A few weeks after President Obama gave that speech, Secretary Geithner and Attorney General Holder went on television to tell the world that everyone offering to help homeowners obtain loan modifications was a scam and ever since then, all I’ve heard from my government in relationship to private sector firms offering to help homeowners obtain loan modifications is “Scam, scam, scam, scam, scam and scam.” It really would be funny, were it not so monumentally sad.
Everyone watching the situation closely now knows that it’s the lenders and servicers that have dropped the ball on loan modifications, but when Bank of America reports that they’ve managed to modify something like 4% of their mortgages, all the government says is “servicers are overwhelmed,” or “it’s a difficult situation”. But when a private sector firm, or law firm doesn’t get a loan modified… they’re a scammer who deceived the homeowner, took their money, and did nothing in return.
Why so few Americans have connected those dots as yet, I have no idea except that it’s possible that since they’re not yet losing their homes, they simply don’t want to think about it that carefully.
So… enter Howard Miller, the recently named president of the California State Bar Association. What Mr. Miller knows about the situation related to loan modifications you could put in a thimble. He must have asked a number of people in government what all this loan modification business was all about and they responded by saying: “Scam, scam, scam, scam, scam, scam.”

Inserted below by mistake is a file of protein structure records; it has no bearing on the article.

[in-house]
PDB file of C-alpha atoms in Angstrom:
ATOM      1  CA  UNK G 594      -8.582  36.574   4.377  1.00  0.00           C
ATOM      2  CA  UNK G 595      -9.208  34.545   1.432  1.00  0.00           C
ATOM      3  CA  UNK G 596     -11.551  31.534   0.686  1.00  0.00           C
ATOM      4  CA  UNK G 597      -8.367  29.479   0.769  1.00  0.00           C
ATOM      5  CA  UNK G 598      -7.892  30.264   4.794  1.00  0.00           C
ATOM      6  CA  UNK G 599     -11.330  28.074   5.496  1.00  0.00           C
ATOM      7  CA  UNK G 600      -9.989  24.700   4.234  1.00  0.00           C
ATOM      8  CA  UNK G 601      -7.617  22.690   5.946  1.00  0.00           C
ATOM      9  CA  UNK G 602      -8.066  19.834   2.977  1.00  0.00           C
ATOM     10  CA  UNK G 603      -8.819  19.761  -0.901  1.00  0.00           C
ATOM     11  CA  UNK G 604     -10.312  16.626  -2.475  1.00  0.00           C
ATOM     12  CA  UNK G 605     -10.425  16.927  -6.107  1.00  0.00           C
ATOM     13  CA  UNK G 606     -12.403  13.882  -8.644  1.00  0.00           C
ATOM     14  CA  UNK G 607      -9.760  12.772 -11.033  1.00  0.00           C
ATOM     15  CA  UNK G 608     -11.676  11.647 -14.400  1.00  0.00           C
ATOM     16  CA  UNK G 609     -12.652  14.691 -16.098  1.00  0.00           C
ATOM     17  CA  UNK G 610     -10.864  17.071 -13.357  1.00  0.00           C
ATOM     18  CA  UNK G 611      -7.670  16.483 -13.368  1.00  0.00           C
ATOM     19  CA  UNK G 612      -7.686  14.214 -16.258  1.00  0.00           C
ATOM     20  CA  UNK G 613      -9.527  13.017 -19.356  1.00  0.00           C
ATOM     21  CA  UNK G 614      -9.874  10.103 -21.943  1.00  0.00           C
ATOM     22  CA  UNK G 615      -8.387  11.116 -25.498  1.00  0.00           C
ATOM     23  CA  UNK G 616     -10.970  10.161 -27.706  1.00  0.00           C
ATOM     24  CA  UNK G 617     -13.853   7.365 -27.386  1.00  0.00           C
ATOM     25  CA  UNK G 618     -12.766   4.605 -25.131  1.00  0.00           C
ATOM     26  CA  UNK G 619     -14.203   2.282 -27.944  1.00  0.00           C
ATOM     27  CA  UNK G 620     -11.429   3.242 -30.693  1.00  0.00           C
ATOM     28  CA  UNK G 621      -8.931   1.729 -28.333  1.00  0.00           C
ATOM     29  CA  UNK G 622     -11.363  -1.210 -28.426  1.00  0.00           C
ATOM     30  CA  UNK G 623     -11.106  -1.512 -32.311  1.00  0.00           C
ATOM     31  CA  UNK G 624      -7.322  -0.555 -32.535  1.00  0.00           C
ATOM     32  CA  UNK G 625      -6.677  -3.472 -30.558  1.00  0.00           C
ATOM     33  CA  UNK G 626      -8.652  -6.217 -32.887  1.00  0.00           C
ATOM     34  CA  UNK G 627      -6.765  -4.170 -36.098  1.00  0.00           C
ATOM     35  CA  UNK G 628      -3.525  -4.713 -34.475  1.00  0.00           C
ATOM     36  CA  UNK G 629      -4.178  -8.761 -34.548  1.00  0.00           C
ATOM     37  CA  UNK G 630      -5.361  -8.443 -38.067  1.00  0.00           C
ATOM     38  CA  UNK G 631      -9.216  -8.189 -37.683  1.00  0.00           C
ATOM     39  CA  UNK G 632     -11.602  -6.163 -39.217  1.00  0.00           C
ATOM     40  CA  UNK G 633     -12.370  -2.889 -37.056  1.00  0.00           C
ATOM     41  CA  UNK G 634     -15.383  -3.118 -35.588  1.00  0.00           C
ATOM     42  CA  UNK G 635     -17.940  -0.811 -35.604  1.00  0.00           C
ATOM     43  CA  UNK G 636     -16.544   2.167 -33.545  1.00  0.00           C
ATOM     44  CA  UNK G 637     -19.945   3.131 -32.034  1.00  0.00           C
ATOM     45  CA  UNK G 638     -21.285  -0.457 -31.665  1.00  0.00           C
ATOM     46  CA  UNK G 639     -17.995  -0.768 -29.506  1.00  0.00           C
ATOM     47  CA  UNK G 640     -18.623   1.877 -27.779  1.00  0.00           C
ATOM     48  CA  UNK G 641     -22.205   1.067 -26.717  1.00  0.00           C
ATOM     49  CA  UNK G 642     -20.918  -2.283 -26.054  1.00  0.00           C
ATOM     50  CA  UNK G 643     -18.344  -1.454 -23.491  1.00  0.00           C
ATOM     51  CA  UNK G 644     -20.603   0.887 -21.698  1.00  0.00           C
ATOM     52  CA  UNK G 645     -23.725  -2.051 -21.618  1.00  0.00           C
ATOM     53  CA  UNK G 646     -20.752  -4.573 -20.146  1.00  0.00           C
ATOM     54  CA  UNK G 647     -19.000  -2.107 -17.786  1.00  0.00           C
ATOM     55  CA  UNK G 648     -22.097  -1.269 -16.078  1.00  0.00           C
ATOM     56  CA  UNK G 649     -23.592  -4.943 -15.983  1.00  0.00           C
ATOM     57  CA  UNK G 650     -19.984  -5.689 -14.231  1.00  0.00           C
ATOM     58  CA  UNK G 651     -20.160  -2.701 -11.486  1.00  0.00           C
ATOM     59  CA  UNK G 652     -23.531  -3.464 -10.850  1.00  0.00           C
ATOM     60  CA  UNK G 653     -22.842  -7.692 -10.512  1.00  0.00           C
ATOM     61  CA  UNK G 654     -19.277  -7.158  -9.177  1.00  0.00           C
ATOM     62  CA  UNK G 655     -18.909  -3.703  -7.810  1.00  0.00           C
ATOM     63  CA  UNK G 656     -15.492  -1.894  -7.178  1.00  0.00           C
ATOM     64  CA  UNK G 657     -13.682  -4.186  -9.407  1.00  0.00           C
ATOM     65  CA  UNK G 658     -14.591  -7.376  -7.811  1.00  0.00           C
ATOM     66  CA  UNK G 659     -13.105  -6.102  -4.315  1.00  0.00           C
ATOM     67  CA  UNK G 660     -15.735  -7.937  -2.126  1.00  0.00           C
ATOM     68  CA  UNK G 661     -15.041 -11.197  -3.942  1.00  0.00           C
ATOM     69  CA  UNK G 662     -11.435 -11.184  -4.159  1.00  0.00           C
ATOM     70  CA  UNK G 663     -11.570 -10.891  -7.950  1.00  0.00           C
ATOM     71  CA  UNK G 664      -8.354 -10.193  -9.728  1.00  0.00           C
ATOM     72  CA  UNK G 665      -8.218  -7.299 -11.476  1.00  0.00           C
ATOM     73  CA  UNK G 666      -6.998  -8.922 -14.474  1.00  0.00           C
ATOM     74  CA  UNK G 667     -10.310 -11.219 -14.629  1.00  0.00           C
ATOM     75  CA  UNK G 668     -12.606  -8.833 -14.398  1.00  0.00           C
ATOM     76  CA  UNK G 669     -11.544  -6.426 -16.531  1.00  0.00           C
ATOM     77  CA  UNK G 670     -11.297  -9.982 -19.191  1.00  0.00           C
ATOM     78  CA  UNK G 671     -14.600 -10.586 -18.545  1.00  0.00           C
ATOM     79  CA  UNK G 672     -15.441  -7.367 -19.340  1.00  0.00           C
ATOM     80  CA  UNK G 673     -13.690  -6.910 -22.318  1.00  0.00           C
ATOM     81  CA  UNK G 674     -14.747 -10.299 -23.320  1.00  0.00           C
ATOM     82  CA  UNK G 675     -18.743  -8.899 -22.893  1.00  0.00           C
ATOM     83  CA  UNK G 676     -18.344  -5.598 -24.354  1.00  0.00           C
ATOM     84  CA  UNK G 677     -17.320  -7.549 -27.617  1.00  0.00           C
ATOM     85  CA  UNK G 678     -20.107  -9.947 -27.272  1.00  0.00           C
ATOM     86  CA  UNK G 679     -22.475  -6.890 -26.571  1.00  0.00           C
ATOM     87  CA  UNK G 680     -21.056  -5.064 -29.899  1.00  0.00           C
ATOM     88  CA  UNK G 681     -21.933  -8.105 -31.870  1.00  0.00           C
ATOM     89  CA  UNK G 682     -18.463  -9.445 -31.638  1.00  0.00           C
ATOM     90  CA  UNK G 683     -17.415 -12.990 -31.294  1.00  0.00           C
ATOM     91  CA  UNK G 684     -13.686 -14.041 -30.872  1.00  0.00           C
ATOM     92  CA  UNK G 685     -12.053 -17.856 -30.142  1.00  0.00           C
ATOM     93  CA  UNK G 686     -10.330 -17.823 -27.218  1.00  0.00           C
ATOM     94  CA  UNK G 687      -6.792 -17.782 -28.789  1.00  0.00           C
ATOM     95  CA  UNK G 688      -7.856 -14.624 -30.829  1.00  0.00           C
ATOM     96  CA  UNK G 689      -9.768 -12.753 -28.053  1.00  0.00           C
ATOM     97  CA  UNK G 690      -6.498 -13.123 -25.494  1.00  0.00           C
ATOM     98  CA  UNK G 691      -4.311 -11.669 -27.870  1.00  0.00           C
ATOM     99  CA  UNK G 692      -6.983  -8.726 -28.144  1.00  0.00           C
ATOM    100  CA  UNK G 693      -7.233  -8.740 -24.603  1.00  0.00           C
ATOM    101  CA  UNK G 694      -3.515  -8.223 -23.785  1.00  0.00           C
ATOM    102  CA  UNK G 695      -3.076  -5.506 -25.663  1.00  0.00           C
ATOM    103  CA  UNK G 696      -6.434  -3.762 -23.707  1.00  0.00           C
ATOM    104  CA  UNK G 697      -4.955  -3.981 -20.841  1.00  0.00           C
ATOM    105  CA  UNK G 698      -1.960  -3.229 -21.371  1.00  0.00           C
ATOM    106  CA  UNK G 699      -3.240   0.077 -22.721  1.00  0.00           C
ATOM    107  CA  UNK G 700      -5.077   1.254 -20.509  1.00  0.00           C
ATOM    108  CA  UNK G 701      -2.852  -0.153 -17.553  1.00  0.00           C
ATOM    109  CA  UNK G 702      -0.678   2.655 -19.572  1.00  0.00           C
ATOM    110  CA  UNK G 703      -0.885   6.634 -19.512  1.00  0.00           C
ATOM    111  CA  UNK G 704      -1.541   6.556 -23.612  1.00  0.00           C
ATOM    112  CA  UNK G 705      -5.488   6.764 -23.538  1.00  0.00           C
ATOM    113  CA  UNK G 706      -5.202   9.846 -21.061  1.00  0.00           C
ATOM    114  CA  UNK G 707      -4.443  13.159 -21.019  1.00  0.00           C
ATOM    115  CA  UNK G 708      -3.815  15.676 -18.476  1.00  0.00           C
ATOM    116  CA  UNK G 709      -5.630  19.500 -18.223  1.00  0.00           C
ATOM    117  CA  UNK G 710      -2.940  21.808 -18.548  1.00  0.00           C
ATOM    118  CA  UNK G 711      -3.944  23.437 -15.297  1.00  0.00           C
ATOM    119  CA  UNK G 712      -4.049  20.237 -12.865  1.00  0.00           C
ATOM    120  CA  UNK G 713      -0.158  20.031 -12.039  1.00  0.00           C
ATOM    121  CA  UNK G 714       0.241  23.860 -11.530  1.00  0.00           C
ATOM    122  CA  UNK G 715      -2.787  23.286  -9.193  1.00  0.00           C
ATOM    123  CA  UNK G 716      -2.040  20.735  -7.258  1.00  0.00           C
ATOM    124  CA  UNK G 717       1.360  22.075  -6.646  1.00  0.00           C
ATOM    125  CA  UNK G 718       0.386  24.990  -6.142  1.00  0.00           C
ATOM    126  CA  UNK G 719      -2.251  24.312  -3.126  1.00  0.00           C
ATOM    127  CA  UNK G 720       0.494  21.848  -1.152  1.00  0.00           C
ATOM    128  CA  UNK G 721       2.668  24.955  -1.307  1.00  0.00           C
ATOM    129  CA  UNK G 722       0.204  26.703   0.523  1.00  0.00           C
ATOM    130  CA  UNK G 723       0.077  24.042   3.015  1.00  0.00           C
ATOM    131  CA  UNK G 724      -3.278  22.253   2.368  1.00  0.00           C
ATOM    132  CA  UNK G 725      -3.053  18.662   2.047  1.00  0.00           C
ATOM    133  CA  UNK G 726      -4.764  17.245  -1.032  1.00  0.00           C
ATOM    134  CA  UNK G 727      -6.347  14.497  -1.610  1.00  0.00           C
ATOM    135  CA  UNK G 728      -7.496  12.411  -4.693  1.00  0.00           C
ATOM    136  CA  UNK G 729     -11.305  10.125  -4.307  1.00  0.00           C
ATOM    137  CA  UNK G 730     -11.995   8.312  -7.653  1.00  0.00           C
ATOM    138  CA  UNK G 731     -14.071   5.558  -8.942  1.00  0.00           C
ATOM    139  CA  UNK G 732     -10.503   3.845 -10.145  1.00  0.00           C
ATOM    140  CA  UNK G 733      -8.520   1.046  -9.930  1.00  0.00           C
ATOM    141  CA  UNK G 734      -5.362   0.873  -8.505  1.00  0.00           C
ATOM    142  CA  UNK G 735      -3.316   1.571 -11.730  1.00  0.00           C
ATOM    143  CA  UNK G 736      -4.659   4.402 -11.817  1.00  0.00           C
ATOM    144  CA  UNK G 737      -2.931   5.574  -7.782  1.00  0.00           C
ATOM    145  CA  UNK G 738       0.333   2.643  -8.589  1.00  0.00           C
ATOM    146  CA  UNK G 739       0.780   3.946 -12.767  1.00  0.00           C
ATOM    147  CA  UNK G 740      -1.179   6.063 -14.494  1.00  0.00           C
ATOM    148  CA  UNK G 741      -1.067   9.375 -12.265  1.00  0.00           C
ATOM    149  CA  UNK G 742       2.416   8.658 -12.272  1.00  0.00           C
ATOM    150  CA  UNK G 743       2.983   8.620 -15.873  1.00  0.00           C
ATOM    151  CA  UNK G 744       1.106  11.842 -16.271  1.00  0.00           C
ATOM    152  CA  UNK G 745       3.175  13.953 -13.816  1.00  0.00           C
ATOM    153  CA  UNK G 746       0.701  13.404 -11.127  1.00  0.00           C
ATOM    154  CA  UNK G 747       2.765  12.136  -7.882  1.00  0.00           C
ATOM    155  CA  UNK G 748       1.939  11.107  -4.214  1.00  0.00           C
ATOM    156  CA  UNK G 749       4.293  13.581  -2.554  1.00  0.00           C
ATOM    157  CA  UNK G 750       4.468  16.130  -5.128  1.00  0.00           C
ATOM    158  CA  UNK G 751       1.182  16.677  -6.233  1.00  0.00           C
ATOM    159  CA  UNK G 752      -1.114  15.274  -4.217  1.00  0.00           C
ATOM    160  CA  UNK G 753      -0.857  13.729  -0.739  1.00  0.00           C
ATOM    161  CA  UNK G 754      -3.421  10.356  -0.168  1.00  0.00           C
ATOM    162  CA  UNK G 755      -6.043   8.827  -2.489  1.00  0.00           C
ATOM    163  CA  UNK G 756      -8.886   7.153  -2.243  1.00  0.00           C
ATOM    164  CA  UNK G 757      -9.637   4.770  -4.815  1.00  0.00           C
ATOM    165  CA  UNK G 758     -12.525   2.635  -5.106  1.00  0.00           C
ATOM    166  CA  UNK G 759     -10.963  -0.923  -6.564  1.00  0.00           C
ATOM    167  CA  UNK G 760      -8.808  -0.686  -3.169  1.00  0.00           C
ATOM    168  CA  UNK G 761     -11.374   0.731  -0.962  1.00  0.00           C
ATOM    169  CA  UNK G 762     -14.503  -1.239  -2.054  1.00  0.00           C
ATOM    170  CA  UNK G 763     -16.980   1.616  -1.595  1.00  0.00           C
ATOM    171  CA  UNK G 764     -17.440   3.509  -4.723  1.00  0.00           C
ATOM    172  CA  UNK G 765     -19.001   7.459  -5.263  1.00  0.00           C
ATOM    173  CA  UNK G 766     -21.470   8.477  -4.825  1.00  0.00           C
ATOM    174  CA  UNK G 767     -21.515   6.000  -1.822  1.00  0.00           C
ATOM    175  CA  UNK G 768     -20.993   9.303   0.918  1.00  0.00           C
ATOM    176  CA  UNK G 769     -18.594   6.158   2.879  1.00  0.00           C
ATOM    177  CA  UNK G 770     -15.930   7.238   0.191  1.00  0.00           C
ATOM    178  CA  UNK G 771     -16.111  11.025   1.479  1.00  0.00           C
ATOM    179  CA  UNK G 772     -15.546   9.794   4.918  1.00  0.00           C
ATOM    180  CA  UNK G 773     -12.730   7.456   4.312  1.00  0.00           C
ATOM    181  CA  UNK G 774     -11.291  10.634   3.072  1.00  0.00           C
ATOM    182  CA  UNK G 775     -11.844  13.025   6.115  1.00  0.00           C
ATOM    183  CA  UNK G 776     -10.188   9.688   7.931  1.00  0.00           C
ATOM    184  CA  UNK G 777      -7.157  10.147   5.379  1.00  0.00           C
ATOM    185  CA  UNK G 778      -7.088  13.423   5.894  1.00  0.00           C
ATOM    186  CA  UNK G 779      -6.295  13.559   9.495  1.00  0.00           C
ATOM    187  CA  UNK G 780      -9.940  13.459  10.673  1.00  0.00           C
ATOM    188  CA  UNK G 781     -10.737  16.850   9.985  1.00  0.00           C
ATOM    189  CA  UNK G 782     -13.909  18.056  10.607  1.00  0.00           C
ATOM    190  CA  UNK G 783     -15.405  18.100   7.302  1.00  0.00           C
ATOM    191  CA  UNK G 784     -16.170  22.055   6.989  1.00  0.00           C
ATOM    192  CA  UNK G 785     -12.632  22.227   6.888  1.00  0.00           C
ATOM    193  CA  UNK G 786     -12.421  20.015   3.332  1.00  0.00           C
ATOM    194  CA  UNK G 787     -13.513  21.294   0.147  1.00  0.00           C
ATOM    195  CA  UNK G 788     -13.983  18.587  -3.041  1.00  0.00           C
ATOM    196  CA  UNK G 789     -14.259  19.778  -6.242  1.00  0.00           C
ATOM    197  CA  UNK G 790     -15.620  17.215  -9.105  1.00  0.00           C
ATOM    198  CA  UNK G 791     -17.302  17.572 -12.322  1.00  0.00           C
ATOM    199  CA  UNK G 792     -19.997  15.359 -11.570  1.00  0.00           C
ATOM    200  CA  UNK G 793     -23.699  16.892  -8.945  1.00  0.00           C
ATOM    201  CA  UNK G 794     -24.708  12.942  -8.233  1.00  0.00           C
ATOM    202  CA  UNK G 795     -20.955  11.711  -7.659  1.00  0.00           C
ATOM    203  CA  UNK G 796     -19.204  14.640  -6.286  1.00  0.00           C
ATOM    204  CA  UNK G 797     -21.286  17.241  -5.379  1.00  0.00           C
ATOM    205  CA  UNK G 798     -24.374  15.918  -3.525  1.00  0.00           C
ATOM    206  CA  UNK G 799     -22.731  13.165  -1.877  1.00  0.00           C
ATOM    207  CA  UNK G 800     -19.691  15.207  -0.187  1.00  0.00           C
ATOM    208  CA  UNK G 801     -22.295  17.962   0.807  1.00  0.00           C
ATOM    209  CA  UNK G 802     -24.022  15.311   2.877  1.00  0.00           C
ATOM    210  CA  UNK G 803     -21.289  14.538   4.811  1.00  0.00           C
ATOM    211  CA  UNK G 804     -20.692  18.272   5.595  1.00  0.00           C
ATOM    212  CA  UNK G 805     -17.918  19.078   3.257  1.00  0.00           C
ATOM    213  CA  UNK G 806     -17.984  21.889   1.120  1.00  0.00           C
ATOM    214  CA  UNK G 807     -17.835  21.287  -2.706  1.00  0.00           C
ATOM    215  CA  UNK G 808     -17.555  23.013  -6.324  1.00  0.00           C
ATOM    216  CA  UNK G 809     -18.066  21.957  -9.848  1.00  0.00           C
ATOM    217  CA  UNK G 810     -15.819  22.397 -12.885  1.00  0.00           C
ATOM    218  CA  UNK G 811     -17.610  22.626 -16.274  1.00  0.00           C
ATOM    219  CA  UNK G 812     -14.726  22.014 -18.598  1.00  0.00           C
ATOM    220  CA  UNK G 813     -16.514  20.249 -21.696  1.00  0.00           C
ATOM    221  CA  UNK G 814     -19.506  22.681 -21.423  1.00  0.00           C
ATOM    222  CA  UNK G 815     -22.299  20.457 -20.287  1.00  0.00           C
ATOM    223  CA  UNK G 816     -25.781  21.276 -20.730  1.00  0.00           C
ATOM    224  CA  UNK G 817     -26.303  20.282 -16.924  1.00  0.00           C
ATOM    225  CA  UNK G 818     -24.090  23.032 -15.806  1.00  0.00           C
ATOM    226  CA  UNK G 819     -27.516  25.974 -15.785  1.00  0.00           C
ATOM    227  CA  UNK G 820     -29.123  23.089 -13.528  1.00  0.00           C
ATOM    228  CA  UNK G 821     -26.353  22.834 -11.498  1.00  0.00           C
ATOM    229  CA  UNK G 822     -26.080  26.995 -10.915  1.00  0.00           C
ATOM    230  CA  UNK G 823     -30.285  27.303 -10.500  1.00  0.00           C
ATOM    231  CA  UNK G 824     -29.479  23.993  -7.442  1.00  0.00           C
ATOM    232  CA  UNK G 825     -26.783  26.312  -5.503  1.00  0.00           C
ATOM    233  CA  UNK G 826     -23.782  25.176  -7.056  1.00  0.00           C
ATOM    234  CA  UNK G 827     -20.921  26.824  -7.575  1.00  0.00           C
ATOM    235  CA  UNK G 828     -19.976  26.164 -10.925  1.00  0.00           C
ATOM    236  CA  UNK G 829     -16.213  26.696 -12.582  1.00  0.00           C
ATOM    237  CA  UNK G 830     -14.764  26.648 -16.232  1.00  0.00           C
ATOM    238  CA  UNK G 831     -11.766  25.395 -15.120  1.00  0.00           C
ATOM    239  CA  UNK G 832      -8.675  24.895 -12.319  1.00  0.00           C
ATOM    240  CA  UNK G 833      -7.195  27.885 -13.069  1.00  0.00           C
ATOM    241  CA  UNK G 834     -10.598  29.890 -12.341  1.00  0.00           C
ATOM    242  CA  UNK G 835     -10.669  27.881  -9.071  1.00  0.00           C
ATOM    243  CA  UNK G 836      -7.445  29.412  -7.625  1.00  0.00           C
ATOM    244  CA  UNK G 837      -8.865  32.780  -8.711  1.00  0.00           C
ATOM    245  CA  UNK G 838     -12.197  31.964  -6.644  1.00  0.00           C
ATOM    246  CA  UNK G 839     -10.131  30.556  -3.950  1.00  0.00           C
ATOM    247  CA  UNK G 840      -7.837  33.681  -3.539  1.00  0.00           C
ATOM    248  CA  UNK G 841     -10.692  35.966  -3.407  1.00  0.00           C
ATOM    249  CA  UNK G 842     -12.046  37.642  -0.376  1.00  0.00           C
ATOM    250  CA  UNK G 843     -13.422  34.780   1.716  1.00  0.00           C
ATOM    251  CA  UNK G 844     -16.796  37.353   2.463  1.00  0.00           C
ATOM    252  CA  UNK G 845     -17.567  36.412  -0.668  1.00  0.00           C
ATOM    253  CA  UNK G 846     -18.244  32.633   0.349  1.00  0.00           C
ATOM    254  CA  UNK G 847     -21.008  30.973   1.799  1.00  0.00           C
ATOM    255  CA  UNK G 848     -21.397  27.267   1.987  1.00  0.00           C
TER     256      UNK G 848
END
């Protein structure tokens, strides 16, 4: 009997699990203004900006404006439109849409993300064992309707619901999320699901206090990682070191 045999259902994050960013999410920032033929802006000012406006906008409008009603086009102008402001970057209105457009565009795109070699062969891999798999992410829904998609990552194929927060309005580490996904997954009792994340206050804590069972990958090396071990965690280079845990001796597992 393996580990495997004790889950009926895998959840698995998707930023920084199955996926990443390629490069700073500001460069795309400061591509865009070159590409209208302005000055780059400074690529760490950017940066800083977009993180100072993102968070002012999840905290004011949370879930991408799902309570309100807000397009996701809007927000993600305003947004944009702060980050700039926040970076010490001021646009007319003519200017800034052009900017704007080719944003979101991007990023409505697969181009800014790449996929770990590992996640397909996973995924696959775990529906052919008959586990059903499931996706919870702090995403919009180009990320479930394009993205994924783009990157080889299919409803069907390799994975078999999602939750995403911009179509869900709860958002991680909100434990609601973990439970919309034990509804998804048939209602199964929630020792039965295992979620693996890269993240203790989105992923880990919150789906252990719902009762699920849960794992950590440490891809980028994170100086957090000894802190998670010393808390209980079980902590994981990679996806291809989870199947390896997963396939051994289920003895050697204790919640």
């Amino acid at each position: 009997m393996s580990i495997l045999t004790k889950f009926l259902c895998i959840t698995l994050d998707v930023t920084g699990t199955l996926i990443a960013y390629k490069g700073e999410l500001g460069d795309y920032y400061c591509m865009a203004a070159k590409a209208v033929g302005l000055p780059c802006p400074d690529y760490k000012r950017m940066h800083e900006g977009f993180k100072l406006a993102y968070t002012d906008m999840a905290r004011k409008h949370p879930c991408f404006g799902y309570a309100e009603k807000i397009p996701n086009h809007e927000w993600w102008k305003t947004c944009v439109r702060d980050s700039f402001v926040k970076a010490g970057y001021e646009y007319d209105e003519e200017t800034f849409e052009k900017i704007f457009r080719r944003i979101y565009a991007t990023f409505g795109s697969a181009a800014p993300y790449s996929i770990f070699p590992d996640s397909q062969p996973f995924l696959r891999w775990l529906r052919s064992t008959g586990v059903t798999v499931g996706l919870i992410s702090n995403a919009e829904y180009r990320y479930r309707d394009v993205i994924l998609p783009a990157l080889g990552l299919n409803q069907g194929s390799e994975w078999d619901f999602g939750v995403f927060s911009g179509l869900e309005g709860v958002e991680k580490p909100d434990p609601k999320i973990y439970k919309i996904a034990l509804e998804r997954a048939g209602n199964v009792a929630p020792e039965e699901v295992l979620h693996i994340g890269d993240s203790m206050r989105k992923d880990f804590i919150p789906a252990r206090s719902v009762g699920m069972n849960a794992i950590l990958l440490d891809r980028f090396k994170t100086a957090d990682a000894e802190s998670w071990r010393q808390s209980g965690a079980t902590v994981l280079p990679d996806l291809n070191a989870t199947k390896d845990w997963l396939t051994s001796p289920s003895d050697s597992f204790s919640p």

So, Howard decided to go Witch Hunting… and it’s a lot like watching Larry, Moe and Curley play police officers. Let me run a few things by you and then you can decide for yourself.
The California State Bar is investigating more than 300 California lawyers involved in loan modification rip-offs, which is one of the strangest sentences I’ve ever had the displeasure to come across. I mean, if we already know that these 300 have been involved in “rip-offs,” why are we still “investigating” them? Shouldn’t we have already charged and convicted them?
Howard seems to think that the lawyers he’s after cause people to lose their homes. But, how does paying a lawyer a couple grand make someone lose their home? Hell, according to the State Bar, the Attorney General, the federal government, the President of the United States, and every single bank or mortgage servicer in the country, you don’t even need a lawyer to get your loan modified… you can just call your bank directly or dial 1-800-HUDCOUNSELOR. So, how in the world could you lose your home as a result of paying a lawyer?
These days, and it takes the bank a year or more before they get around to foreclosing and kicking you out. When you noticed that the lawyer you paid wasn’t lifting a finger to help you, why wouldn’t you just have called your bank directly or walked into a HUD counselor? Now, if you told me that you paid a bank several thousand a month for six months and the bank didn’t do anything to help you save your home, that I’d have no trouble believing.
Here are some numbers from the State Bar:
According to the State Bar, in 2008, before the flood of loan-modification cases, the state disciplined 469 of the state's 206,165 lawyers. Of those, 245 were suspended from practicing law and 57 were disbarred. The disciplinary figures for last year have not been released, but ‘we anticipate seeing very different numbers in 2009,’ said Etzel Berrio, special assistant to the bar's chief trial counsel.”
Okay, stop. Before the “flood of loan modification cases, the state disciplined 469 of the 206,165 lawyers?” That’s .002 percent. And of those, only 245, or .001 percent, were suspended and 57, or .00027 percent, were disbarred?
And the disciplinary figures for 2009 have not been released, but the special assistant to the Bar’s chief trial counsel says that they expect to see very different numbers?